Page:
Adulting 101: how to build good habits to help you in your studies and in life

Adulting 101: how to build good habits to help you in your studies and in life

It can be pretty tricky getting into the habit of doing, well, anything. Luckily we have some tips to help

Aristotle once wrote, “virtues are formed in man by his doing the actions”. If you have set a goal for yourself, like getting really good DSE results, the next step is to build it slowly into your daily routine so that it becomes a habit. Good habits are the foundation of success. They make it easy to attain excellence because, once a good habit is formed, it becomes a regular part of your life. Here’s how to get started on developing good habits.

Start small

Habit-building often ends in frustration because most people start too big. Writing down a big goal and failing horribly at it right at the beginning is a sure-fire way to lose motivation quickly. By starting with a small step, you can ensure a small string of successes that will build up your willpower to continue because the taste of success feels good.

For example, in your bid to get better grades, try starting with half an hour of uninterrupted studying before dinner. It may seem ridiculously easy, but that’s the point. Reel off a few days of achievements, and then increase the number from there.


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Put the tools you need close to where you will use them

One easy way to dramatically increase your probability of doing something is to physically put the tools you need to complete the task close to where you will use them. It might seem like a no-brainer, but people are naturally very lazy. Even if it’s something as simple as reading a textbook in your bedroom, if you need to go and gather things before you can start your activity, you are making it harder for yourself to develop good habits. So put the textbook on your desk beforehand.


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Figure out a visual cue to use as a counter

We all need visual reminders of our progress. Your job is to figure out a simple way for you to keep track of what you’ve done. For example, if your goal is to study seven topics in one week, try this: put two plastic rubber bands on your left wrist at the start of the week. Each time you’ve finished one topic, move one rubber band to your right wrist. Then you can see how you’re doing each day.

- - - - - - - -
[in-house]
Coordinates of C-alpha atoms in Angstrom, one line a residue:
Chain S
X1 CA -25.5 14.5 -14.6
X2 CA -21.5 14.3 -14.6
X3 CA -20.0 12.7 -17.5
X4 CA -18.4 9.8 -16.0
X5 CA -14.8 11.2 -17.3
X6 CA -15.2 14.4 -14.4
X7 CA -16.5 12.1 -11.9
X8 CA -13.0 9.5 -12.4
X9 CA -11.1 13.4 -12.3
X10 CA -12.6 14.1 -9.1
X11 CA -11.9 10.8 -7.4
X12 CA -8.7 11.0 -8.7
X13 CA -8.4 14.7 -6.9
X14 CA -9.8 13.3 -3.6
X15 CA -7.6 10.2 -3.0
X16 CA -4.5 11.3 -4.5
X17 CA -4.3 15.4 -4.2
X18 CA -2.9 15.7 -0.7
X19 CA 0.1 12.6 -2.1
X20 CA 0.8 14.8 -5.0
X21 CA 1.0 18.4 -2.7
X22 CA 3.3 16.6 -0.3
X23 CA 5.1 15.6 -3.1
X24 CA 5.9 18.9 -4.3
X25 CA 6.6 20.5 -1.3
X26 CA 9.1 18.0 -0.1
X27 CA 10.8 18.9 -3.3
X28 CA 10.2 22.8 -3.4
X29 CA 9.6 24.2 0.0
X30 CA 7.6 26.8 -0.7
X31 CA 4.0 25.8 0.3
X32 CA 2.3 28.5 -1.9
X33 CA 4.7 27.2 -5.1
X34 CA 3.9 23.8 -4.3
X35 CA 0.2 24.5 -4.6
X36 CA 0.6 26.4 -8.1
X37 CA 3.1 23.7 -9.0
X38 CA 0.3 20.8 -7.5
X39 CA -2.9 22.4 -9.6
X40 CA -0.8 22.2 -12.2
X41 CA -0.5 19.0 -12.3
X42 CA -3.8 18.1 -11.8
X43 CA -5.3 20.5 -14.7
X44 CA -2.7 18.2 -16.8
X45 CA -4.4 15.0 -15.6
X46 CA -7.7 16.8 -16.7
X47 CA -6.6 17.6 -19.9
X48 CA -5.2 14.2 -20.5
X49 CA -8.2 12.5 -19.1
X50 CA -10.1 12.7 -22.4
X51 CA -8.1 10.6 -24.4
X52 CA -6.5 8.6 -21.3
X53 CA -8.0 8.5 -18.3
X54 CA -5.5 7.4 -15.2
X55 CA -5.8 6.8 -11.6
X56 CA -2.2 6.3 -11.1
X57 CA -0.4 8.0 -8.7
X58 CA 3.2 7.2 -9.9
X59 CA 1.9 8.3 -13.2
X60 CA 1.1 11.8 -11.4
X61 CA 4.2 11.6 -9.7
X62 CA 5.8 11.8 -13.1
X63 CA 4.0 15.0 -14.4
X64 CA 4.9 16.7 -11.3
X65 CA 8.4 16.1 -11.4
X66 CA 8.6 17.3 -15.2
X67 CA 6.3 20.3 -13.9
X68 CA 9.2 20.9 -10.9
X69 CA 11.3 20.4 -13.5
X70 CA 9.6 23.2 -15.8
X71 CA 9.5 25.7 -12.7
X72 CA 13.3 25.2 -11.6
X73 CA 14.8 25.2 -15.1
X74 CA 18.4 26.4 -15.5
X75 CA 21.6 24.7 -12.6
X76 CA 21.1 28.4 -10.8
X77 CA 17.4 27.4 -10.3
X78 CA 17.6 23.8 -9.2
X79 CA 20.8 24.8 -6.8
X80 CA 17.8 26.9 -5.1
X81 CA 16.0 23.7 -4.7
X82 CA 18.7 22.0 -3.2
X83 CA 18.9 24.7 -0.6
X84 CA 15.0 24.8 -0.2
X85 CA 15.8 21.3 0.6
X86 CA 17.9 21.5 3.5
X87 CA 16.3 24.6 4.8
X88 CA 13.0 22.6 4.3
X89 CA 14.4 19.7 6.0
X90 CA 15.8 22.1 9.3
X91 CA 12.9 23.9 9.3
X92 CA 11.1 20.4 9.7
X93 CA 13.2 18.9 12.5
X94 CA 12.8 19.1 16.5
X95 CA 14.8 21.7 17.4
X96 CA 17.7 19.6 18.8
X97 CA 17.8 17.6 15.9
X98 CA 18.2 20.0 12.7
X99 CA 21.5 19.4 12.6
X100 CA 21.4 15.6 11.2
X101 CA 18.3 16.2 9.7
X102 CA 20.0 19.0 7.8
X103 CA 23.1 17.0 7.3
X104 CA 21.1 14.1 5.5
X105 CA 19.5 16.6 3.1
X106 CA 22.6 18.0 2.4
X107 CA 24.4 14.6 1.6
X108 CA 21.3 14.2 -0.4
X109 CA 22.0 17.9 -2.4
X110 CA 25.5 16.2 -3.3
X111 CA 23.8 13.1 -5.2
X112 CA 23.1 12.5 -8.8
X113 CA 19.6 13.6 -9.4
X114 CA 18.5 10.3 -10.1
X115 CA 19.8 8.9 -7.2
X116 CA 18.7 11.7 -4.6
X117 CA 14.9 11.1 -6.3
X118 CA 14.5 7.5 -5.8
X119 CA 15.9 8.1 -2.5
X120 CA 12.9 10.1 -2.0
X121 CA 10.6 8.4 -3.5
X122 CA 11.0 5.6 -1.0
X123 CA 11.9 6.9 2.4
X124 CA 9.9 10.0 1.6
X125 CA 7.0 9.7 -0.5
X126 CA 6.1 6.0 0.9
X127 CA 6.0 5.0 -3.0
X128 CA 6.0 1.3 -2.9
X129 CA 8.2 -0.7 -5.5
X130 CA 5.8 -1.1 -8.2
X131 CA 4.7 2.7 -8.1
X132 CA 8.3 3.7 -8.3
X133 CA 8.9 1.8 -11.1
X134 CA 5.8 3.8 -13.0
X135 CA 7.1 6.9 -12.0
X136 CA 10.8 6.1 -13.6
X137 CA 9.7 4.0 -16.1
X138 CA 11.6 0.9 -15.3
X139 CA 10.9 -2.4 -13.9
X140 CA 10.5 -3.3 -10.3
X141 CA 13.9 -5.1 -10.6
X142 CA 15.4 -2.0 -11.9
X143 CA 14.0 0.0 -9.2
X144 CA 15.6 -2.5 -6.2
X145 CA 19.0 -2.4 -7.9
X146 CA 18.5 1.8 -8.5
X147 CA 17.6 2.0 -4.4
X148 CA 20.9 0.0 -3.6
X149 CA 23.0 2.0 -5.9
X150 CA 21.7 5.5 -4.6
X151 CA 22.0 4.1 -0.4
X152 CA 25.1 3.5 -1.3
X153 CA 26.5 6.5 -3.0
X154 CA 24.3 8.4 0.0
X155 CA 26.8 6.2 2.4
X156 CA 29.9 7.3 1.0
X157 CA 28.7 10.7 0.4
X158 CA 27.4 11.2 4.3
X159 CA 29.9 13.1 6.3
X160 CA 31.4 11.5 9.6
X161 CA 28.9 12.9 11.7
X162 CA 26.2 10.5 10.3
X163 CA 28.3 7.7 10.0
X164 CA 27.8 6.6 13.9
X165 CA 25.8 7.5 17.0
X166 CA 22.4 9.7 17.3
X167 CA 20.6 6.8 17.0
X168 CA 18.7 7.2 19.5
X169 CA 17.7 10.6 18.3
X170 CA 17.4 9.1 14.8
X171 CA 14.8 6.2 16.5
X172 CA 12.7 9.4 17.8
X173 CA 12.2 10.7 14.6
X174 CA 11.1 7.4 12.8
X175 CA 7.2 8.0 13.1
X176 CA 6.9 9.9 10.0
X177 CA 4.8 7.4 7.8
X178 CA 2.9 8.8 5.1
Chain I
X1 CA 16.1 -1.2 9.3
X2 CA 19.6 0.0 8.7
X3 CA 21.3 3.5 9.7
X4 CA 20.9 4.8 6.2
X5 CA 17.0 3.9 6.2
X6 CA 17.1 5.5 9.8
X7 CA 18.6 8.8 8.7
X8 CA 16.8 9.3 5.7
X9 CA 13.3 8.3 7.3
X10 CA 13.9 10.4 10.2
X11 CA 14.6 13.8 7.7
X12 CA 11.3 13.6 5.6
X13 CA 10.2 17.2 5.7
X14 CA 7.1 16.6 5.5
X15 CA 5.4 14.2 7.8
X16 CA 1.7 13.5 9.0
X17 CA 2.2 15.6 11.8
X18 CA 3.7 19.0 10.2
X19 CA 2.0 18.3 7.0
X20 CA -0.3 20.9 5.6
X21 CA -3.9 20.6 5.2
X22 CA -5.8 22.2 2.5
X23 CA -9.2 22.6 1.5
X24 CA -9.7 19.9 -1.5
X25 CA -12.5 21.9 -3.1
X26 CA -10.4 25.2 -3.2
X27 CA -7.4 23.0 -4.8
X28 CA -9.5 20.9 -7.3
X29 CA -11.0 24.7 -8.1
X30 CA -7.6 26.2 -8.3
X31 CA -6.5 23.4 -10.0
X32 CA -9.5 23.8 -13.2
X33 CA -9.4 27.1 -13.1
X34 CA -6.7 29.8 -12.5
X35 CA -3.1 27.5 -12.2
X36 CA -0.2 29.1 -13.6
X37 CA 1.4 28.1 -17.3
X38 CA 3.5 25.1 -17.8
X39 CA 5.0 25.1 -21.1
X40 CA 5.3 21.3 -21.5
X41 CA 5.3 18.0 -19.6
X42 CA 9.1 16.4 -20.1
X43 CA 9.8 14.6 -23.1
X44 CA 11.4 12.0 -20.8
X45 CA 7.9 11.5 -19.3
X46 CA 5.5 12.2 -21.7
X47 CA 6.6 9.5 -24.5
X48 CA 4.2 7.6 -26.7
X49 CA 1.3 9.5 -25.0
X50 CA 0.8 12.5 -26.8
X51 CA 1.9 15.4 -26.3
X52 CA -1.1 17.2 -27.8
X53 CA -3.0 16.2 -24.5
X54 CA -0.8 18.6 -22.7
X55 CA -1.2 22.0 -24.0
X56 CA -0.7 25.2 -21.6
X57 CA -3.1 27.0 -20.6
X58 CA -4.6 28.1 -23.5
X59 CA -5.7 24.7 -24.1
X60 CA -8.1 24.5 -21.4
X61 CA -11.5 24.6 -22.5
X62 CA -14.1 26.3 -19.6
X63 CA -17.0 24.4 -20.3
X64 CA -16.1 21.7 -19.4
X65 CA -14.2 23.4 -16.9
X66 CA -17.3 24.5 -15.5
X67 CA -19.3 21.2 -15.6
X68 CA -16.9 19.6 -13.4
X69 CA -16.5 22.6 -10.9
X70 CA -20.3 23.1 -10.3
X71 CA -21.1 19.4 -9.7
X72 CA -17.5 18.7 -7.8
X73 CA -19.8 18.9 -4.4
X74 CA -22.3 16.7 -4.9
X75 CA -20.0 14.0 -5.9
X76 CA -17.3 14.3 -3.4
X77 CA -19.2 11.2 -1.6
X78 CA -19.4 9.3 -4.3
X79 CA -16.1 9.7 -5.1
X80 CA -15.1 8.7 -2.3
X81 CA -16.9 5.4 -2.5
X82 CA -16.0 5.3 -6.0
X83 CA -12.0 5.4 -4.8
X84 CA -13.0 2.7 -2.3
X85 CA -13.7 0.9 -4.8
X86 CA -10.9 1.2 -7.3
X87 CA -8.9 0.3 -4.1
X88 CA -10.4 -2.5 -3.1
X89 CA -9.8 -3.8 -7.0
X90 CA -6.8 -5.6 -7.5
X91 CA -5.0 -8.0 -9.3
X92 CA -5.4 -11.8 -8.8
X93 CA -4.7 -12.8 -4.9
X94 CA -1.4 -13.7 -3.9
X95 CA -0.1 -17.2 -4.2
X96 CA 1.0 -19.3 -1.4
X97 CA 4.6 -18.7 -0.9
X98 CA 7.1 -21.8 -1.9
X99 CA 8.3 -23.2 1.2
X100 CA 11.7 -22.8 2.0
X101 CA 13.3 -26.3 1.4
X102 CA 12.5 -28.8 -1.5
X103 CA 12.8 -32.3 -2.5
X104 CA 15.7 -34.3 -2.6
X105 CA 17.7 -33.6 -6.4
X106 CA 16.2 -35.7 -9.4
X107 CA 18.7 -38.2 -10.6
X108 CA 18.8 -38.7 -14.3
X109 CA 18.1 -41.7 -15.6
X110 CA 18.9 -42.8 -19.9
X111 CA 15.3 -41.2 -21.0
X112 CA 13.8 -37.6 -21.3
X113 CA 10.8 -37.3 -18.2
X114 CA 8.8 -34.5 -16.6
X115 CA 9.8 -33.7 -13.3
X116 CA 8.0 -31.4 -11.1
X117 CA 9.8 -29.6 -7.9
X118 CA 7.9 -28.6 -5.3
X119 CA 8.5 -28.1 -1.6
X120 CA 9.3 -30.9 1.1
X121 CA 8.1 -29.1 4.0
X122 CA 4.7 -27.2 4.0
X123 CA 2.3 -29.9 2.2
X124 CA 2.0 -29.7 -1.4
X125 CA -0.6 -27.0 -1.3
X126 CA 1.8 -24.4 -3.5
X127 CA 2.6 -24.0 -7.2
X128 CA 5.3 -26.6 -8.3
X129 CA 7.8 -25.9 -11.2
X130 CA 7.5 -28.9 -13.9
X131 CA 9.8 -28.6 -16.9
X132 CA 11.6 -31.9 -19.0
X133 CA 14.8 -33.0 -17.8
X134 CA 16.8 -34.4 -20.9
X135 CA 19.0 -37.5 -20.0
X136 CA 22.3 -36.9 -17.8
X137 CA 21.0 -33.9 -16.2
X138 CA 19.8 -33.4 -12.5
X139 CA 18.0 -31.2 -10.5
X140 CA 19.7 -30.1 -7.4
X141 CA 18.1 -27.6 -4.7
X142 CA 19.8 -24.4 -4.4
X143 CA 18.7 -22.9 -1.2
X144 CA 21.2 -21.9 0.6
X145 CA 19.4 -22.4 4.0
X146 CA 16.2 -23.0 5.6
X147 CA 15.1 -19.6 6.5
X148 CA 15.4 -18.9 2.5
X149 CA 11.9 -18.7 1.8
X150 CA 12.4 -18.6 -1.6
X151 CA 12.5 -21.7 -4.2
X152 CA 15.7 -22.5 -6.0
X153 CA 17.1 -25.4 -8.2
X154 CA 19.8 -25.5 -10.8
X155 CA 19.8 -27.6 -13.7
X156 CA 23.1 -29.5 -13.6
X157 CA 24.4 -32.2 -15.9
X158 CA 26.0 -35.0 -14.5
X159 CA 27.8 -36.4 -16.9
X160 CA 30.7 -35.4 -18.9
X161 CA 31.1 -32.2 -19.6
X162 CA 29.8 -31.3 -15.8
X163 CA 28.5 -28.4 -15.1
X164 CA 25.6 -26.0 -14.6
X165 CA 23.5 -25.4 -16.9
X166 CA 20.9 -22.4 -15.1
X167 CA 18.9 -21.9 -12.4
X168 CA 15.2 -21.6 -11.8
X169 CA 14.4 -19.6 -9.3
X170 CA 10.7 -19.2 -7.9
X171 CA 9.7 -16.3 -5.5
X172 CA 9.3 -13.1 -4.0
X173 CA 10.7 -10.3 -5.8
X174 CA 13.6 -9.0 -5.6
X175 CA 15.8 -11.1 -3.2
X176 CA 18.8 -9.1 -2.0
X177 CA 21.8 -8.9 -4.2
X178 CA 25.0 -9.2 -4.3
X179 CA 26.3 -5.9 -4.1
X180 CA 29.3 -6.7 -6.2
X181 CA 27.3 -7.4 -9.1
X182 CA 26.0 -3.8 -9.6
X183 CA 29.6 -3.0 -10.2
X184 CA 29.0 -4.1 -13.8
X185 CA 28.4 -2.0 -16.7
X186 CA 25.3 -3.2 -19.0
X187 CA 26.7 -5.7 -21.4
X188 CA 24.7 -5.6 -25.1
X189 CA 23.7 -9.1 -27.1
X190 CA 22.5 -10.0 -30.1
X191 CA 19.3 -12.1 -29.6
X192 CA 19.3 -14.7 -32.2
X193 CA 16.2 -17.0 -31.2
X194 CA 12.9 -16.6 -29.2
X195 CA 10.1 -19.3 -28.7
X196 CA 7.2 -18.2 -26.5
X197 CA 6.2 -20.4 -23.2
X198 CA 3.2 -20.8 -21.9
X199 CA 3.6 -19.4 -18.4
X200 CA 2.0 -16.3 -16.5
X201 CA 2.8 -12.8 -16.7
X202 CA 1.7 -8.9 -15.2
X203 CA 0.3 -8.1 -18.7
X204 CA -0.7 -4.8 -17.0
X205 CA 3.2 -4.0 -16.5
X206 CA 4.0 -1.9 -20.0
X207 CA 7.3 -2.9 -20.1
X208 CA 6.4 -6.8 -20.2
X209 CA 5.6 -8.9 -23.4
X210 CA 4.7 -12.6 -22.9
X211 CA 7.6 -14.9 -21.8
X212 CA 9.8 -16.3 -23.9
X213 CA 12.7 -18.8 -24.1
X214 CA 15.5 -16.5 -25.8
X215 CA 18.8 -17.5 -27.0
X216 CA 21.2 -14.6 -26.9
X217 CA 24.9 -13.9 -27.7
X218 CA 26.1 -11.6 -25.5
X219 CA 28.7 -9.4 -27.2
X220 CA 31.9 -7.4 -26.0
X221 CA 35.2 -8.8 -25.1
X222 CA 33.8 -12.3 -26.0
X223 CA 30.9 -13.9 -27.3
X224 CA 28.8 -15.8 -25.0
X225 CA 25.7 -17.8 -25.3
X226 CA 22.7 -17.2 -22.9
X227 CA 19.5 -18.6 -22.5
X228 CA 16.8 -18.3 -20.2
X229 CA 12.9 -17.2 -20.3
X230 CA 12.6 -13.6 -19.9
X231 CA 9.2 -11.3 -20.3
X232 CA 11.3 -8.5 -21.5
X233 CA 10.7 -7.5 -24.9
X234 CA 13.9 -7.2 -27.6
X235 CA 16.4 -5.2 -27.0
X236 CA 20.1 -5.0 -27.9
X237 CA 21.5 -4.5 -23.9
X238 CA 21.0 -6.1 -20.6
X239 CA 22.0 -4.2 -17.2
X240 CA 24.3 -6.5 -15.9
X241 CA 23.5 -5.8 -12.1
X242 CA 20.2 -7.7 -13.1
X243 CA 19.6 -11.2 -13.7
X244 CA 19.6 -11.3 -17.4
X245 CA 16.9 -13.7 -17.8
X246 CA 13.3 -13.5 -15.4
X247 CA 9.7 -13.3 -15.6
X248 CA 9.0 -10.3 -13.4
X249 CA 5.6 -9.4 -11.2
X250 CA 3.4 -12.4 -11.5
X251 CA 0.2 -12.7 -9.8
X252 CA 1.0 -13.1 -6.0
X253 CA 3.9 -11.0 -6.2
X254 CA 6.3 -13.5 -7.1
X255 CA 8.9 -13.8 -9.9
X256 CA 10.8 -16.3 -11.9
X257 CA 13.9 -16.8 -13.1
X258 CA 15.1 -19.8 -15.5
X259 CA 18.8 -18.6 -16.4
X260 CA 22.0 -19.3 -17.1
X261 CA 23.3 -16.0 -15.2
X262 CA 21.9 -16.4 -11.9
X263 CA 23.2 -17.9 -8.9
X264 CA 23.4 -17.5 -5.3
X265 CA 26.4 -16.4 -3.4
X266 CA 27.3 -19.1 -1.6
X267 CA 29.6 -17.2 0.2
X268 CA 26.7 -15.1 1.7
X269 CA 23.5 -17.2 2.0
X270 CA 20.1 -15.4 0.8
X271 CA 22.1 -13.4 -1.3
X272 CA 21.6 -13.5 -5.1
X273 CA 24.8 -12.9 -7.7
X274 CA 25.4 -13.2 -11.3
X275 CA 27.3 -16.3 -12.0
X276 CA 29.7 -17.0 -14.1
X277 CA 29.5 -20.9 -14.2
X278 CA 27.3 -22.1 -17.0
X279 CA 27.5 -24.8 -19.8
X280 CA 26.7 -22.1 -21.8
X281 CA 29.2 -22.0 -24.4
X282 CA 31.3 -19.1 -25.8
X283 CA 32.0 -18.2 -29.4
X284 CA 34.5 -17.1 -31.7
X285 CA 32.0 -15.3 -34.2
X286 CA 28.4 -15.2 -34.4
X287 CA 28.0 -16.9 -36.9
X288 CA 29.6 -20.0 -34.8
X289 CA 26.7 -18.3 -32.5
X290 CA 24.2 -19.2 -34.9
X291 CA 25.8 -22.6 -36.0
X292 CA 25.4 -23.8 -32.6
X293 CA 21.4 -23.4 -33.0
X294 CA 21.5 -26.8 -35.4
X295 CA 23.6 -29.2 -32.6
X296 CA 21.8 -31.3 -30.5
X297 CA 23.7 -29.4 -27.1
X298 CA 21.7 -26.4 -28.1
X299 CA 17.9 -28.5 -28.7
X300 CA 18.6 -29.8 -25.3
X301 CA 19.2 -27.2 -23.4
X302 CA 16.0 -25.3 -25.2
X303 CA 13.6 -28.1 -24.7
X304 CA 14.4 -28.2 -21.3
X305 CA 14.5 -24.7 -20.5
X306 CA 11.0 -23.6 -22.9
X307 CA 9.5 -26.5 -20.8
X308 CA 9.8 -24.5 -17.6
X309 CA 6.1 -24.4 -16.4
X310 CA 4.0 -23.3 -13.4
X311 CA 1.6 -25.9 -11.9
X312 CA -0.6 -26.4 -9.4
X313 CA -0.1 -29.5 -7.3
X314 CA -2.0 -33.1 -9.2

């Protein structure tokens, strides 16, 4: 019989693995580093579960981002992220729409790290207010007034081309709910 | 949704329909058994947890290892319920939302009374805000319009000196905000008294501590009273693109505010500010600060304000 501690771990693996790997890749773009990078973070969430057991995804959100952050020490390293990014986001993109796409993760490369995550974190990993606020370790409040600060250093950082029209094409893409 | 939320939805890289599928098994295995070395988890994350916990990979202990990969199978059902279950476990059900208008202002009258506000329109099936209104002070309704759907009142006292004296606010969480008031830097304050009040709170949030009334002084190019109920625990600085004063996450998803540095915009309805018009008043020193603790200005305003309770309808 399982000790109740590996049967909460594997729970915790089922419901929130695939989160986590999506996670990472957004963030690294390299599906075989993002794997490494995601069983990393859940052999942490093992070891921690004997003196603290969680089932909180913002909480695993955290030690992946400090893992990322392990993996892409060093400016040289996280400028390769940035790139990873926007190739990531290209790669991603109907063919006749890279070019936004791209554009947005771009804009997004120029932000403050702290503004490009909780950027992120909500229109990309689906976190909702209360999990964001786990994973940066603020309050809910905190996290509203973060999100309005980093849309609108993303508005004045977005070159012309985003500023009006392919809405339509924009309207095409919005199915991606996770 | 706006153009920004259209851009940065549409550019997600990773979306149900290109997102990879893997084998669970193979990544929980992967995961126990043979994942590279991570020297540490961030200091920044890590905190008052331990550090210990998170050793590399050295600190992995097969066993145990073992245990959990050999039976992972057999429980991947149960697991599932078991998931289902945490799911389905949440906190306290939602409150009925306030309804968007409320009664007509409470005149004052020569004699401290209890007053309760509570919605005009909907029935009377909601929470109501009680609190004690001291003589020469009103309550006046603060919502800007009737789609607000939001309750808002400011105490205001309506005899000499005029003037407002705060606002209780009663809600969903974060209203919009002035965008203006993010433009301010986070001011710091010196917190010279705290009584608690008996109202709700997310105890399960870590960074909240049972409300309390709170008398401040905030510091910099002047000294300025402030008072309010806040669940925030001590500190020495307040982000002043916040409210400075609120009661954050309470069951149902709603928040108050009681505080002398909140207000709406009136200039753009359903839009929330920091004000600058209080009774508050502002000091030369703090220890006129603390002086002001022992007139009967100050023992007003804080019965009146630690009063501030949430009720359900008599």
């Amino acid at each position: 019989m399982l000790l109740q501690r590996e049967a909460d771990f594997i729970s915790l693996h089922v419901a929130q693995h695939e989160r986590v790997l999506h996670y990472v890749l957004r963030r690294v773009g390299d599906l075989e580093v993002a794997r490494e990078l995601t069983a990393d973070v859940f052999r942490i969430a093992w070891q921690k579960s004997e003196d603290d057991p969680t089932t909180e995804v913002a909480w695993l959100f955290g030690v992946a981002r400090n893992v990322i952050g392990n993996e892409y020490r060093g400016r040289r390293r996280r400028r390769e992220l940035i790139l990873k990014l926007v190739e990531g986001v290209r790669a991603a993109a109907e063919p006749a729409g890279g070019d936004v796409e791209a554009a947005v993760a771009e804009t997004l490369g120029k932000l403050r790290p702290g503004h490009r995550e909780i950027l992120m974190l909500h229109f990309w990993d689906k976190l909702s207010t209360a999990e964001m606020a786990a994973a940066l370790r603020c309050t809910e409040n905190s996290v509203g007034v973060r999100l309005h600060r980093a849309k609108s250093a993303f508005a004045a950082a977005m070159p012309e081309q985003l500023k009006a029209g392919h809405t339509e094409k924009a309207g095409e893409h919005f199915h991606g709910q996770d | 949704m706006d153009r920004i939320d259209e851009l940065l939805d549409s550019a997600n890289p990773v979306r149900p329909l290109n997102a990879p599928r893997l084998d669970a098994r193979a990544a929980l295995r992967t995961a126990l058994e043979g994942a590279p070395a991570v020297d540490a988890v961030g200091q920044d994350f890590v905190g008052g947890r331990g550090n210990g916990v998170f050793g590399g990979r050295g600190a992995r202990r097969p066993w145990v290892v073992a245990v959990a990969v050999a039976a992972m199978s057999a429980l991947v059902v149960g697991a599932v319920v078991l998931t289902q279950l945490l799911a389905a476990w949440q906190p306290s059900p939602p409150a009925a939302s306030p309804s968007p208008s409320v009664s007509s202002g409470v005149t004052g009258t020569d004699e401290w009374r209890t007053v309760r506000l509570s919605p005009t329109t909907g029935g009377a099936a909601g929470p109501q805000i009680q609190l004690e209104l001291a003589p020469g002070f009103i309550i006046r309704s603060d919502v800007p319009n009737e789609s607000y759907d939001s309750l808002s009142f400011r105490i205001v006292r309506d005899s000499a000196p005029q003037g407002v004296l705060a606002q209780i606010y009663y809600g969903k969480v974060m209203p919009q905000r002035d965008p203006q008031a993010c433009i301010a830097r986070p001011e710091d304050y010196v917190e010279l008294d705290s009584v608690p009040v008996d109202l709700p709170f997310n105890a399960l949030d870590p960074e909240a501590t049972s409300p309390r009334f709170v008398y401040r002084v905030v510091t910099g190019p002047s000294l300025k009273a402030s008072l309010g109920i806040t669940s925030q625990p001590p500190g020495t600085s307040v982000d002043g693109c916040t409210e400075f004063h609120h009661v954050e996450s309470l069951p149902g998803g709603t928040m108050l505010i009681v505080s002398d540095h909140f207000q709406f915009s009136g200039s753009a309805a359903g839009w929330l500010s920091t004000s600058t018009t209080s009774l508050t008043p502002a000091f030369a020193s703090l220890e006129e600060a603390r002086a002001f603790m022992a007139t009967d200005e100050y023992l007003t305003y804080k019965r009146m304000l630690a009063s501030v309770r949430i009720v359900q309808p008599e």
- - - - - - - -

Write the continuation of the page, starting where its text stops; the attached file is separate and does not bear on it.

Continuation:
It can be anything, like moving a marble from one jar to another or turning a figurine around on your desk to face you. The physical action of tallying a success reinforces the habit you’re trying to build.


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Eliminate your “surrender” moments

The last piece of advice for building good habits is to analyse your “surrender” moments and eliminate them. Think back to the last time you gave up and didn’t follow through on a daily quota. Why didn’t you do it? Whatever it was that held you back, brainstorm how you can make that moment easier for you to work through.

For instance, your goal is to revise two science topics every day, but you didn’t do it yesterday. Why not? Maybe because you were playing League of Legends after dinner until bedtime. Solution? Allow yourself a time limit and set an alarm on your phone – when time’s up, log off and pick up a book.

Try these tips to developing good habits, and you’ll be well on your way to reaching your goals.

Edited by Ginny Wong

This article appeared in the Young Post print edition as
Building good habits

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